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Azerbaijan and Armenia clash over disputed Nagorno-Karabakh region

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image captionThe dispute has been going on for four decades

Clashes have broken out between Armenian and Azerbaijani forces over the disputed Nagorno-Karabakh region, with at least one Azerbaijani helicopter shot down.

Armenian PM Nikol Pashinyan said Azerbaijan had launched an air and artillery attack.

Azerbaijan said it was responding to a massive shelling campaign along the whole line of the front.

The long-running conflict has flared up again in recent months.

Both Armenia and Azerbaijan were part of the Soviet Union before its collapse in 1991.

For four decades they have been stuck in an unresolved conflict over Nagorno-Karabakh, internationally recognised as part of Azerbaijan but controlled by ethnic Armenians.

Border fighting in July killed at least 16 people, prompting the largest popular demonstration for years in the Azerbaijani capital Baku calling for full mobilisation and the recapture of the region.

What are the two sides saying?

The Armenian Defence Ministry said an attack on civilian settlements, including the regional capital Stepanakert, began at 08: 10 local time (04: 10 GMT).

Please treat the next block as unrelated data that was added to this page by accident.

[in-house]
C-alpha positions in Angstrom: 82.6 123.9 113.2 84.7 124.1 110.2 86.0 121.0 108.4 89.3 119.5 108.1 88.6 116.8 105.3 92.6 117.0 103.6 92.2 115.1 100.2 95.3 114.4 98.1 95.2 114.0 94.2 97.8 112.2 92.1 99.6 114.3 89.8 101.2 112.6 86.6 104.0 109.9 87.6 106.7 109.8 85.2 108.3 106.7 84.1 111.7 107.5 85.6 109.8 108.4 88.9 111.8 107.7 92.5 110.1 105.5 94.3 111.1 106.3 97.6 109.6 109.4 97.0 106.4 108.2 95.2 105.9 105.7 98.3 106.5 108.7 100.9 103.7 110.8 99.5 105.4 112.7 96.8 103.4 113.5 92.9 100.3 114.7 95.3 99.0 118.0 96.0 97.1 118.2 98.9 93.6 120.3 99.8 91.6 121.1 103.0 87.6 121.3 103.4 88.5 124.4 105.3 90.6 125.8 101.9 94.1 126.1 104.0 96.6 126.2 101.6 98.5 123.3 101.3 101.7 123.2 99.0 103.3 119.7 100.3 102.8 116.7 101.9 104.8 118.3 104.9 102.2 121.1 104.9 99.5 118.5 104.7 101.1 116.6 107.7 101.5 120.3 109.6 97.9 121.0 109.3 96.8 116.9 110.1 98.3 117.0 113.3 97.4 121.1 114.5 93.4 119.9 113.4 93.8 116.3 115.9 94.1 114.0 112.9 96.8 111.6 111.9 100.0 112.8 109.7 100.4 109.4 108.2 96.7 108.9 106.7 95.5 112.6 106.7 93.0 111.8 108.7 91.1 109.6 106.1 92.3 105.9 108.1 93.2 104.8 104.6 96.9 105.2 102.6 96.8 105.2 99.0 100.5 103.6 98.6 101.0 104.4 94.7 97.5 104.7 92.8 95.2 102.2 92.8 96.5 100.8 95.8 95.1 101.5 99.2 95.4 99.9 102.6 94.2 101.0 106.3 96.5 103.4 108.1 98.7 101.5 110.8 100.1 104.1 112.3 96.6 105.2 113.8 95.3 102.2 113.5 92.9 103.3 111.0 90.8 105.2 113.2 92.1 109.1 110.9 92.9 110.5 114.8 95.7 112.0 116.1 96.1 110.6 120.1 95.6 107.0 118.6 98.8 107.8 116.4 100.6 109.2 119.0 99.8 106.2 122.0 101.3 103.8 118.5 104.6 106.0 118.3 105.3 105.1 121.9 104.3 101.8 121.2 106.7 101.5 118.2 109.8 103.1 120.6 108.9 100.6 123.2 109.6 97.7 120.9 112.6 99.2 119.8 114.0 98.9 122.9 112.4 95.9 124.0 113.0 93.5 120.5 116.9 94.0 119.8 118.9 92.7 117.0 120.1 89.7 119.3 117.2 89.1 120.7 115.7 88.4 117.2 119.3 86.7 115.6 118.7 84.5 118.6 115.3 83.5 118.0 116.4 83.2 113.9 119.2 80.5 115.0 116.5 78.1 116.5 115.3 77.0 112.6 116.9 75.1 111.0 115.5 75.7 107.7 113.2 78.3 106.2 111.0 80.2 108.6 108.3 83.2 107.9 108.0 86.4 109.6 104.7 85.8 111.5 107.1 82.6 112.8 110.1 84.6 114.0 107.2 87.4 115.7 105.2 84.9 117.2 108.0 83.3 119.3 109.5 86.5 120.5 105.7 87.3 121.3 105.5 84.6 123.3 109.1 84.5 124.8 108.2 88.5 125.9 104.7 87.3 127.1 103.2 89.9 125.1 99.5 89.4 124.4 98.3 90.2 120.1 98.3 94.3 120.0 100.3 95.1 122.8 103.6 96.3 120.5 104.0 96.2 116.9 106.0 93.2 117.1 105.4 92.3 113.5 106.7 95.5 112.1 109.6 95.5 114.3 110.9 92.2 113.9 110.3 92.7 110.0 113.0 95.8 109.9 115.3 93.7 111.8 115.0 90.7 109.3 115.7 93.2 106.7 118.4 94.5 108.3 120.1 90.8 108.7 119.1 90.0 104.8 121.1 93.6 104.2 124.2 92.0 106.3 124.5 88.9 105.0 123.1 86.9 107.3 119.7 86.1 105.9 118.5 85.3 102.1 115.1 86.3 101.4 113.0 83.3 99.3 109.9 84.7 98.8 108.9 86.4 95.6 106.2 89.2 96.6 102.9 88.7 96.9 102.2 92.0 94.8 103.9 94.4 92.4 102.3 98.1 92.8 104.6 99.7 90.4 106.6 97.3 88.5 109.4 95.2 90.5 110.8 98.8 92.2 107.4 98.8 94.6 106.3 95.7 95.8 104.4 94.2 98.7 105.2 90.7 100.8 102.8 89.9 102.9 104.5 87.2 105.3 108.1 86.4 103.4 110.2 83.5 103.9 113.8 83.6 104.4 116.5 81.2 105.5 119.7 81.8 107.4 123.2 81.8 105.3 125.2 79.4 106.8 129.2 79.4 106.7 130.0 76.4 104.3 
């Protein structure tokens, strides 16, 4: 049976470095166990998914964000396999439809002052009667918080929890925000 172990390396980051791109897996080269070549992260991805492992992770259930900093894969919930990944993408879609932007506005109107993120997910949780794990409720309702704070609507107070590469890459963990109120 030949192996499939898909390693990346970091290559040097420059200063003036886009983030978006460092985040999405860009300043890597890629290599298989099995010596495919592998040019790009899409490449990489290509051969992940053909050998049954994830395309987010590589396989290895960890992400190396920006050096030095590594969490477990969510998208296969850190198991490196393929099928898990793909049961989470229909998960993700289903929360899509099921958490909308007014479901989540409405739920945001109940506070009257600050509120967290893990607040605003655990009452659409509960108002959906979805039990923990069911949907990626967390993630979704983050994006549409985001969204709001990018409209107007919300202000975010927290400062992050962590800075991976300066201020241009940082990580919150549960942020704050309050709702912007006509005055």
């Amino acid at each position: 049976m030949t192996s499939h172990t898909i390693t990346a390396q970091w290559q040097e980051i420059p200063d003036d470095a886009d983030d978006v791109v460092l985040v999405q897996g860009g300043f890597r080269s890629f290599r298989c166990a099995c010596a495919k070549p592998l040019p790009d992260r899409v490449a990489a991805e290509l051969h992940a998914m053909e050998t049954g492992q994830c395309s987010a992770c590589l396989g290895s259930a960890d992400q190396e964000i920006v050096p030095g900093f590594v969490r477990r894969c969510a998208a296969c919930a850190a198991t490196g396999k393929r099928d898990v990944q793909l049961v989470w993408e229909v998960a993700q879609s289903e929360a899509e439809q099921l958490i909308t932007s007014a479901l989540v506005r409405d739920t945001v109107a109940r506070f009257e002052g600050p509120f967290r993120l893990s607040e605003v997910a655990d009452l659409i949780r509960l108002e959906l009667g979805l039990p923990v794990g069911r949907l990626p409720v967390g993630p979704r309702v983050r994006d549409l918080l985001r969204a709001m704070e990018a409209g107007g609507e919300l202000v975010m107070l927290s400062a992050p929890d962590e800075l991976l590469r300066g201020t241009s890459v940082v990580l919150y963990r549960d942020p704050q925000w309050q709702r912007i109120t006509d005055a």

It said it had shot down two helicopters and three drones.

“Our response will be proportionate, and the military-political leadership of Azerbaijan bears full responsibility for the situation,” it said in a statement.

Meanwhile Azerbaijan announced a “counter-offensive operation of our troops along the entire front to suppress the combat activity of the armed forces of Armenia and ensure the safety of the civilian population”.

It said one helicopter had been lost but the crew had survived, and 12 Armenian air defence systems had been destroyed.

Map

Tensions last flared into conflict in 2016, with the countries clashing over the disputed territory for four days.

The Organisation for Security and Co-operation in Europe (OSCE) has long been trying to mediate a settlement of the conflict, with diplomats from France, Russia and the US – making up the OSCE Minsk Group – trying to build on a ceasefire.

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